On December 16th I wrote “My favorites for a strong 2012 include AONE, MXWL, AXPW.OB, ZBB, JCI, ENS, ACPW and XIDE. They all merit serious attention from investors who want exposure to the energy storage sector.” Since then four of my favorites have bottomed and turned sharply higher while the Pride of Palo Alto endures a short circuit. The following table compares today’s closing prices with the December 16th closing prices for those five companies.
Exide Technologies (XIDE) has been a roller coaster over the last two years. In January 2010 its 10-day weighted moving average price was $7.23. Since then 10-day average has ranged from a high of $12.02 to a low of $2.49. While many are puzzled by Exide’s volatility or blame it on operating results, I believe the root cause of the extreme volatility has been the gradual liquidation of a hedge fund that owned 31.4% of Exide’s stock two years ago; sold 13.5 million shares in 2010 and sold between 2.5 million and 10.3 million additional shares in 2011. We won’t be able to nail down an exact figure for the fund’s 2011 sales until the manager files its year-end holdings report in mid-February, but given the volume ramp and price collapse since mid-November, I think it’s likely that the fund blew out the balance of its holdings in the fourth quarter.
Stock markets are creatures of supply and demand and prices always reflect the balance between existing stockholders who want to sell and new investors who want to buy. Any time existing stockholders want to sell more shares than new investors want to buy, price is the first casualty. In Exide’s case, a single stockholder increased the total number of shares available to the market by almost 50% over a two year period. The end result was a stock that trades at a 41% discount to book value. I’ve been upbeat about Exide’s future for the last couple years because it’s completed a major restructuring that trashed historic earnings and its peers trade at multiples of up to two times book value. Baring a global meltdown, it’s not hard to foresee a double digit price for Exide by this time next year.
A123 Systems (AONE) has been a classic example of how the Gartner Group’s Hype Cycle applies to stock markets in the short term. After a successful IPO in September 2009, A123’s stock price reached its peak of inflated expectations in January of 2010 when the 10-day weighted moving average hit $22.15. Since then it’s been a steady downhill slide into the trough of disillusionment where the 10-day average recently hit an all time low of $1.70.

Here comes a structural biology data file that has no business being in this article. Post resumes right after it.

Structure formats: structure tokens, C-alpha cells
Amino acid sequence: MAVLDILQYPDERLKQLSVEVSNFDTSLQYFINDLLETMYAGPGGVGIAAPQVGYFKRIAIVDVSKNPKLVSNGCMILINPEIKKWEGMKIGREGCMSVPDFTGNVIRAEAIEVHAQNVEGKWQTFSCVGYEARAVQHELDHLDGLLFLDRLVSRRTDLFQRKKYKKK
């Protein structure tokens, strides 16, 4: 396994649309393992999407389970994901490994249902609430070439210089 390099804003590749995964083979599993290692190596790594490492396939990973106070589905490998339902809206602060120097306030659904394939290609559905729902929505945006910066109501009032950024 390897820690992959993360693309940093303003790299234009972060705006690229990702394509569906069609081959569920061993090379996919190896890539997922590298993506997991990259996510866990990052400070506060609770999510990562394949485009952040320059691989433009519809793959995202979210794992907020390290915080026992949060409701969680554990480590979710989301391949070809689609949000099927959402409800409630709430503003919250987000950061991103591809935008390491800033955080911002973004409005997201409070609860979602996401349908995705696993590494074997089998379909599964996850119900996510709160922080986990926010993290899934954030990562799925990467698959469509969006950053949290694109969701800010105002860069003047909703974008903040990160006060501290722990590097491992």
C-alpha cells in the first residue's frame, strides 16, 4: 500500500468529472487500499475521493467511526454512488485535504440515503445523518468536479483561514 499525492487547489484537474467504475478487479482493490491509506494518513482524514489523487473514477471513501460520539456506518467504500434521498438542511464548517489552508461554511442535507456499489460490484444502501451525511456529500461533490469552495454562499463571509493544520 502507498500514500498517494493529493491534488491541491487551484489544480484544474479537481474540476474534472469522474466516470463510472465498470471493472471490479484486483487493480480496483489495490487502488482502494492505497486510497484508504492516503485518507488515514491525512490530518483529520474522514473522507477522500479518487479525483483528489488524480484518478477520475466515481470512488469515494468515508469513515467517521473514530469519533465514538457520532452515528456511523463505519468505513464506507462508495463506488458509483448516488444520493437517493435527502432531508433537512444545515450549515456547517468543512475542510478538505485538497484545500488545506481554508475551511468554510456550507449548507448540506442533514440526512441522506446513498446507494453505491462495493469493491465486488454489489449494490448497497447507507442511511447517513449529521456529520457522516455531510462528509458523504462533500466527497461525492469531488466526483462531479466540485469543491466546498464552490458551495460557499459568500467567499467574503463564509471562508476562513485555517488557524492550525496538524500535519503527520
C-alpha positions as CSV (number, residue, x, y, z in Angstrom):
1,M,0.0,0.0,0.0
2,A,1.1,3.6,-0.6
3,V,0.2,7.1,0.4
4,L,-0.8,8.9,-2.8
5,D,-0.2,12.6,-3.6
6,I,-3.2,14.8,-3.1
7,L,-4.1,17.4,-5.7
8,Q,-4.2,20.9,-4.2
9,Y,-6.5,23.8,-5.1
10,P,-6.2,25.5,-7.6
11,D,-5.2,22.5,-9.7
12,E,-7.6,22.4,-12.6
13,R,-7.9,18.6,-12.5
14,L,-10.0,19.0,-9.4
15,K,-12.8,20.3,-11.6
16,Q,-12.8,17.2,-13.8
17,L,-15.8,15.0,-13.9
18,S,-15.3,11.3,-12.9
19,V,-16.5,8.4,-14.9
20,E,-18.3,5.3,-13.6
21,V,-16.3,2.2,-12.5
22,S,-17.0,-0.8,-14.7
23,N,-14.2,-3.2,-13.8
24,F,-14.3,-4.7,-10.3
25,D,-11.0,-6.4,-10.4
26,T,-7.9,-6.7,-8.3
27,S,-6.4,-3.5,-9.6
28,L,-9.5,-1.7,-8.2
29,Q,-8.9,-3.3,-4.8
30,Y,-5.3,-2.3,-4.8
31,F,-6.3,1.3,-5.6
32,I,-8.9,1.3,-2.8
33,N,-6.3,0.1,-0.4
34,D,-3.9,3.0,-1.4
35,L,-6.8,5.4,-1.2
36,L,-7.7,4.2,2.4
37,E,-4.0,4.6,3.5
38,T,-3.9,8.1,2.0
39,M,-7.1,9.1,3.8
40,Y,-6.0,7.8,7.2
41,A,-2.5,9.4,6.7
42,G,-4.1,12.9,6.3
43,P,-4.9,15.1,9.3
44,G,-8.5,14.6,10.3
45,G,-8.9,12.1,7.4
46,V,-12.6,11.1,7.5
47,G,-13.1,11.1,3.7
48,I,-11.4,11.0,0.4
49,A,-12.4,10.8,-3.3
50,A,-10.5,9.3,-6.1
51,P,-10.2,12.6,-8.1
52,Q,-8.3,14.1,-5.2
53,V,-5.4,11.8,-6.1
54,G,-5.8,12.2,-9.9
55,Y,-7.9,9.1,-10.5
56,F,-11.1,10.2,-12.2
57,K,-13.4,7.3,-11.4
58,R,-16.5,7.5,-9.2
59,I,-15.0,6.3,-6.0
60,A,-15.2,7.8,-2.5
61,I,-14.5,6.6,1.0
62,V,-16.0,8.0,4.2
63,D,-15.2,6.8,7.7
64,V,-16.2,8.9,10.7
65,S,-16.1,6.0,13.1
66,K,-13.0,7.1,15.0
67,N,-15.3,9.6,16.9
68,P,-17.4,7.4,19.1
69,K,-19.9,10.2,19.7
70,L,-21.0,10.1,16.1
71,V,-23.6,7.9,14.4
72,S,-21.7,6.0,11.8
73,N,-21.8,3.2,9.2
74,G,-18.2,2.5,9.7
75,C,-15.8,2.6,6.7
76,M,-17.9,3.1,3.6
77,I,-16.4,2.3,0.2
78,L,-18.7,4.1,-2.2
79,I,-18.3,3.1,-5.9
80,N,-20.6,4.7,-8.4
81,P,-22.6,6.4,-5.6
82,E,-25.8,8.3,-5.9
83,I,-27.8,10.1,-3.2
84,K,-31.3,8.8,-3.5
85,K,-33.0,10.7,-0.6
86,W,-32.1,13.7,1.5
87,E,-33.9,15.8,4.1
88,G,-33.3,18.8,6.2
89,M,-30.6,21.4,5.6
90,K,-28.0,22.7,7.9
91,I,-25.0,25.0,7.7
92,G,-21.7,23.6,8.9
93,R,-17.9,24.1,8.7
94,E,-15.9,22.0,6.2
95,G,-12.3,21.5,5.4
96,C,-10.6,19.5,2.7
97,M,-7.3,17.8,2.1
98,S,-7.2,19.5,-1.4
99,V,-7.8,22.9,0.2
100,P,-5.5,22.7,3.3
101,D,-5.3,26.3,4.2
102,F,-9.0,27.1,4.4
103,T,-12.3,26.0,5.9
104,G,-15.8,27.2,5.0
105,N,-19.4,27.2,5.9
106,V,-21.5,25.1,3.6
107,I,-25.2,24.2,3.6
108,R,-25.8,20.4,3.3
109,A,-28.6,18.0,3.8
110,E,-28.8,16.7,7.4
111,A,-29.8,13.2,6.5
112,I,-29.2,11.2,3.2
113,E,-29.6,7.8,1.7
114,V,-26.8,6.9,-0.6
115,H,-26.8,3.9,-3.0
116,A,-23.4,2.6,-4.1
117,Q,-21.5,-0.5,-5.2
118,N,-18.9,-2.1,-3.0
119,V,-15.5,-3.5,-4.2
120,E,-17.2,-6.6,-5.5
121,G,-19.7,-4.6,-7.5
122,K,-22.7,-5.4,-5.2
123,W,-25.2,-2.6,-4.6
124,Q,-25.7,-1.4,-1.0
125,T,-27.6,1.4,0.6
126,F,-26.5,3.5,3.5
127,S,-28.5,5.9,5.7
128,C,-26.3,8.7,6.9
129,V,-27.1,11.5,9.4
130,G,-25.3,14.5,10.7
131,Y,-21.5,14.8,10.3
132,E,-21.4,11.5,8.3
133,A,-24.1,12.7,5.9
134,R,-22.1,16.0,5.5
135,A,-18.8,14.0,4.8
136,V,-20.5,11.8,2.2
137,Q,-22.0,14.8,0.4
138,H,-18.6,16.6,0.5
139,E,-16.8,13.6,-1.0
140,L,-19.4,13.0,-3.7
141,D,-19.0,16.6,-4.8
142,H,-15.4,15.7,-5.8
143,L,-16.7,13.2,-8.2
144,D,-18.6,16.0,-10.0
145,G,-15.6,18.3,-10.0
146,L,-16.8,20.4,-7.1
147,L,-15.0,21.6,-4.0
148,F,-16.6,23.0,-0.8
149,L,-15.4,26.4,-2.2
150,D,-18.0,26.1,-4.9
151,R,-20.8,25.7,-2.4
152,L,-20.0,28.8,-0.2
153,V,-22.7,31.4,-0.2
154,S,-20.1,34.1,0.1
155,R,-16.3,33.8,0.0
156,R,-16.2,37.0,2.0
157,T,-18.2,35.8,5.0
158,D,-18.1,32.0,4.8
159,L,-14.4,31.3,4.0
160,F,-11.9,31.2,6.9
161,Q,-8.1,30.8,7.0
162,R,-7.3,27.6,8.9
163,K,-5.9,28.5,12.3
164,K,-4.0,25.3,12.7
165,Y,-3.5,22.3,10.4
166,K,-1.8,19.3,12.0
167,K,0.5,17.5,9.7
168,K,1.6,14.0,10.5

While I’m an unrepentant critic of electric vehicle hysteria on purely economic grounds, A123 makes a fine battery based on an objectively safer chemistry that’s important to our energy future and can offer compelling value in several important markets. Since April of last year I’ve said the market over-reacted to an important financing transaction and A123’s price decline was excessive. Since I argued A123 was reasonably valued in the $6 range, I believe its current price of $2.10, a 25% discount to book value, is attractive for investors who want exposure to the lithium-ion space. It’s possible that A123 will suffer further price erosion, but for now it looks like the price is ready to begin an impressive turn to the upside.
Active Power (ACPW) is a fine example of how the Gartner Group’s Hype Cycle applies to stock markets over the long term. After a successful IPO in August 2000, Active Power’s stock price soared into the $70s before beginning a ten-year slide that took the price to an all time low of $0.25 in late 2008. By January 2010 Active Power’s stock price was starting to recover and the 10-day moving average was $1.05. In April 2011, the 10-day moving average peaked at $2.84 before beginning another down cycle that recently reached a minimum of $0.66 before turning positive once again.
More than anything else, Active Power’s price performance is a solid example of the ancient market wisdom that all stocks have three values – undervalued, fairly valued and overvalued – and they only visit fair value briefly during transitions from one extreme to the other. It also lends credence to my belief that as stock prices oscillate around fair value the amplitude and duration of price swings, both to the downside and upside, are roughly proportional. Active Power is entering a new up cycle at a particularly opportune time because it’s on the cusp of sustained profitability, revenues are ramping rapidly and global demand for high-end power quality and reliability systems has never been greater.